I do try to be as nonconfrontational as possible when seeking to resolve problems. I’ll try to be verbally clear that the problem might simply be a misunderstanding on my part and that I’d like to resolve it. I may or may not believe that, but it lets me start the conversation without a direct attack (“You said something I don’t like”). Repeating my understanding of the problem and offering the opportunity for someone to correct me is often the easiest way to move a conversation to a healthy place right out of the gate.
I’ll also consider the health of my team. Do we have a clear, shared mission? Are we deploying our individual strengths and covering our weaknesses effectively? Have we all talked about how we each prefer to work and come to any necessary compromises to best accommodate all of us? If not, those are often starting points for moving the team to at least the beginning of a healthier place.
Now, I want to pause for a moment and acknowledge that the topic of workplace diversity, in the tech industry in particular, is far too complex for a single section in a single chapter of a book; it’s worthy of numerous books, all written by people of different perspectives. I’m in no way trying to suborn that effort. If anything, all I want to do here is highlight the need for those many, many books. I’m also completely aware that as a white American male, my own perspectives reflect only a portion of the vast spectrum of perspectives and experiences. Indeed, that is one of the big points of striving for more diverse workplaces: you end up with a more complete picture of that vast spectrum, as others’ different experiences and perspectives help provide a broader and ever-more-complete view of the world in which we and our organizations exist.
Start by seeing whether you can do something to help widen the top of the funnel for technology teams. That is, even if today’s workplaces aren’t as diverse as they could be, what can you do to help make tomorrow’s workplaces more diverse? Volunteering for organizations that help teach kids to code, build networks, or fix computers can be an investment in making future generations’ workplaces better reflect the makeup of the world we live in:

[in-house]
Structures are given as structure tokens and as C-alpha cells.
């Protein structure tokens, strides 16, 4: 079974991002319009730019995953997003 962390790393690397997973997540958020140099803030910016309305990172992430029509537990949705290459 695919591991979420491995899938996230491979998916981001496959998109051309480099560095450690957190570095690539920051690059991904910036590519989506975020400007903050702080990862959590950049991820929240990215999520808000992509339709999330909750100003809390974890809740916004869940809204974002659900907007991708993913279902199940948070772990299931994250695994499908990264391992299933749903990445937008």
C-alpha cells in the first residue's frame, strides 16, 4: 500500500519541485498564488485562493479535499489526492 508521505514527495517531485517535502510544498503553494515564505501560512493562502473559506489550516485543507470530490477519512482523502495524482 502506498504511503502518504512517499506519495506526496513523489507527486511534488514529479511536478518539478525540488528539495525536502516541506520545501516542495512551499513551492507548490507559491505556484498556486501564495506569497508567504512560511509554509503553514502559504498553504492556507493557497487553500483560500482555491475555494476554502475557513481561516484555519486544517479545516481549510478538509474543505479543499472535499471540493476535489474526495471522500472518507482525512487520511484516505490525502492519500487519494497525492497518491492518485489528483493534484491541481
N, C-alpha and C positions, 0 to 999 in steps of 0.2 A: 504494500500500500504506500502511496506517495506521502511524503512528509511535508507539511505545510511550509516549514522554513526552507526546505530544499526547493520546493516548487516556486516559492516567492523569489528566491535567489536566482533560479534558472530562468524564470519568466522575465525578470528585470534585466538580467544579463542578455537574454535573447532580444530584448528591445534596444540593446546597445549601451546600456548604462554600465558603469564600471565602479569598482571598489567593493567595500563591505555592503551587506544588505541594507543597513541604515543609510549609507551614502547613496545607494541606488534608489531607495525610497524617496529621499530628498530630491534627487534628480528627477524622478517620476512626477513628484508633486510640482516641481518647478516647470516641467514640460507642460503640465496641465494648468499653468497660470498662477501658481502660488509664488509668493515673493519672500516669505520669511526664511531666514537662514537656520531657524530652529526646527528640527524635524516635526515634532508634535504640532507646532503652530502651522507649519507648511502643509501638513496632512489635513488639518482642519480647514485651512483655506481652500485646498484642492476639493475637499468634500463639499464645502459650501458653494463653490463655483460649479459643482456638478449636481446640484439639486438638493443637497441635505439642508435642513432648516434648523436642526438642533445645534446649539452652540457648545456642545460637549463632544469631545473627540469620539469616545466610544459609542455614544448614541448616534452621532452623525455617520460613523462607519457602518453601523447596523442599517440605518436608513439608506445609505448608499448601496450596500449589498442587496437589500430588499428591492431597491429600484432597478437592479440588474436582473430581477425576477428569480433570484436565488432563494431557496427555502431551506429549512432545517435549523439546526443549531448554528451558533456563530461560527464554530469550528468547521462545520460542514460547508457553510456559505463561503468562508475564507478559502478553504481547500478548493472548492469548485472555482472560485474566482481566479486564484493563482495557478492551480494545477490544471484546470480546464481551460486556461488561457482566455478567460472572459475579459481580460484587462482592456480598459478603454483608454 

Those are just a few examples. The point is to find these organizations and support them, often with your time in helping teach your trade to young people who might not ordinarily have access to it. Maybe it has nothing to do with being a great team player today, but it has a lot to do with setting up future teams to be even better.
As you move through your workdays, be aware that we—every single one of us—have different backgrounds, come from different cultures, and were raised in different environments. Those differences make us valuable, but they also make us vulnerable. Every little thing that makes us stand out from the crowd is something that someone can use to push us down or make us feel ashamed. In my generation, a lot of us in the tech world went through that in school. I was one of two kids who helped out in our school’s nascent computer lab, and I took all kinds of grief for it. Geek and nerd weren’t fun terms back then, as they are now; they were a way of hurting someone. I was ostracized, and when I spoke up about it, I was told that I should “toughen up.” That’s a common phrase—”toughen up.” When people complain about being made fun of, that phrase is used to make even more fun of them. And the people telling us to toughen up are usually the ones who aren’t being made fun of at all and who are in positions where they’d never be made fun of.
Try to be aware of that fact. Nobody wants people making jokes about them without their consent. If that’s never happened to you, you can’t possibly understand how miserable it can make a person. Just waking up and knowing you have to go to work where people are going to make fun of you and who don’t consider you their equal is horrific. Given how easy it is to not make those jokes, comments, or whatever else, how easy it is to say nothing or to offer a compliment? Why would anyone choose to be hurtful when choosing to be not hurtful is so much easier?
I’m definitely aware of the sentiment “Everyone has to be politically correct now; you can’t say anything at all.” I’m aware of the sentiment “Some people are snowflakes and need to toughen up.” But you can still say plenty to people. You can choose to tell them that you hope they have a nice day. You can leave them room to speak in a meeting so that their voice can be heard. You can stand up for them when someone else is being a jerk. If you’re the type of person who likes to make jokes at the expense of other people, your life is not significantly diminished by holding your tongue or finding better jokes.